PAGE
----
Emily Tan
Jun 24, 2011

VIDEO: Baidu set to expand, but where?

HONG KONG - Haoyu Shen, senior vice-president of business operations, Baidu, discusses the search engine operator's international expansion plans to "non-English speaking countries".

wide player in 16:9 format. Used on article page for Campaign.

Despite announcing international expansion plans earlier this year, Baidu is still in the research and planning stage and has not yet identified specific countries or has a definitive timeline for its expansion.

However, Shen was able to disclose that China’s largest search-engine would be looking at non-English speaking nations that presented unique opportunities for the company.

“We’re in Japan and have been there for awhile but as to identifying other countries, we’re not at that stage yet," Shen told Campaign Asia. "We’re looking for markets where we have an angle for entry.”

The “angle for entry” Baidu is looking for is a market where its technology and know-how present it with an edge or advantage over competitors. “We built our technology from the ground up for China, we did it again for Japan, and we’re prepared to do it for any market of size we may expand into,” said Shen.

He added that Baidu still had room to grow in China and was not about to neglect its primary market. “There’s still tremendous potential for growth in China. We’re looking at plans that span the next 10 years – by which time we forecast that a large part of our company’s growth will be from interntional markets,” said Shen.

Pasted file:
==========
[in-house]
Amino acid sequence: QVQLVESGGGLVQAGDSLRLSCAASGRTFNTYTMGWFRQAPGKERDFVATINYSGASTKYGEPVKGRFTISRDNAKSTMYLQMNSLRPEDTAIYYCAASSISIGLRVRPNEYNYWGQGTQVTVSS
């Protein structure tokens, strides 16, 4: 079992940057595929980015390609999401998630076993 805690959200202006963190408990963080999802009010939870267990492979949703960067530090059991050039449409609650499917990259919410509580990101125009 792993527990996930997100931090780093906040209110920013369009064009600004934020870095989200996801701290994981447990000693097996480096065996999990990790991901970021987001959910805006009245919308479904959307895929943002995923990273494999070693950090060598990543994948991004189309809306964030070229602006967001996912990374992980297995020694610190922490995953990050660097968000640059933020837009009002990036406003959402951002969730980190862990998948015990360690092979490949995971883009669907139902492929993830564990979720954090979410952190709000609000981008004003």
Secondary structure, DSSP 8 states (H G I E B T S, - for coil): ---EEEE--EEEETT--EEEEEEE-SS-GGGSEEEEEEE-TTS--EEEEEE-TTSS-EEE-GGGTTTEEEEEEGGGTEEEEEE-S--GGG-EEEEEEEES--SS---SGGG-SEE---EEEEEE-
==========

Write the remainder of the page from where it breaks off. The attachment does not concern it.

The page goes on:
From a technology standpoint, Baidu is currently focusing on two main projects – expanding its ability to support contextual advertising, and a multi-language platform that will support its expansion into international markets.

“Contextual advertising is running advertisements relevant to the browser. It could be tied to the website’s contents, but it could also be based on the user’s browsing history,” said Shen. “We feel that there is great room for growth here as the online content for China is expanding so rapidly but website owners often don’t have the know-how or the means to run relevant advertisement campaigns. We have the data, the reach and the advertisers to do so.”

Speaking about advertising campaigns, Shen advises marketers and advertisers to consider search implications in any campaign they run – online or offline.  “Often search is either not included, or considered part of the digital campaign. But if someone sees your advertisement on TV, in print, on a billboard, you have to consider that they will look you up online,” he said.

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